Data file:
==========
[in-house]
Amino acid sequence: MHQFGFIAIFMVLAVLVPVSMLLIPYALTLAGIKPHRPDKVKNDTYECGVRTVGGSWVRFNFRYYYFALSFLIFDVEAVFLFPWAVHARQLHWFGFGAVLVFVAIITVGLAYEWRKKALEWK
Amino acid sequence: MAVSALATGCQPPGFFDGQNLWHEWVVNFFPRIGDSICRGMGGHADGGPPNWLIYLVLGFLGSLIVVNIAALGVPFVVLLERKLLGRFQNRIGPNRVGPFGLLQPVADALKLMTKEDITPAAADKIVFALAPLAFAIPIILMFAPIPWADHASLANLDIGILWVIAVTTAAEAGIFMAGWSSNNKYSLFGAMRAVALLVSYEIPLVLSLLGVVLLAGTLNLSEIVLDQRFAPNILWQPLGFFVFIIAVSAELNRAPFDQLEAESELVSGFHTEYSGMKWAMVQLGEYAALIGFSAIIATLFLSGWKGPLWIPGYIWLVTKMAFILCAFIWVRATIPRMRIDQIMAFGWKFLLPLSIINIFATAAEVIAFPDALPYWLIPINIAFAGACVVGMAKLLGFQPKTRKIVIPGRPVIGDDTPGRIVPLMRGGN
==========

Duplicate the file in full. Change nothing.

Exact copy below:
[in-house]
Amino acid sequence: MHQFGFIAIFMVLAVLVPVSMLLIPYALTLAGIKPHRPDKVKNDTYECGVRTVGGSWVRFNFRYYYFALSFLIFDVEAVFLFPWAVHARQLHWFGFGAVLVFVAIITVGLAYEWRKKALEWK
Amino acid sequence: MAVSALATGCQPPGFFDGQNLWHEWVVNFFPRIGDSICRGMGGHADGGPPNWLIYLVLGFLGSLIVVNIAALGVPFVVLLERKLLGRFQNRIGPNRVGPFGLLQPVADALKLMTKEDITPAAADKIVFALAPLAFAIPIILMFAPIPWADHASLANLDIGILWVIAVTTAAEAGIFMAGWSSNNKYSLFGAMRAVALLVSYEIPLVLSLLGVVLLAGTLNLSEIVLDQRFAPNILWQPLGFFVFIIAVSAELNRAPFDQLEAESELVSGFHTEYSGMKWAMVQLGEYAALIGFSAIIATLFLSGWKGPLWIPGYIWLVTKMAFILCAFIWVRATIPRMRIDQIMAFGWKFLLPLSIINIFATAAEVIAFPDALPYWLIPINIAFAGACVVGMAKLLGFQPKTRKIVIPGRPVIGDDTPGRIVPLMRGGN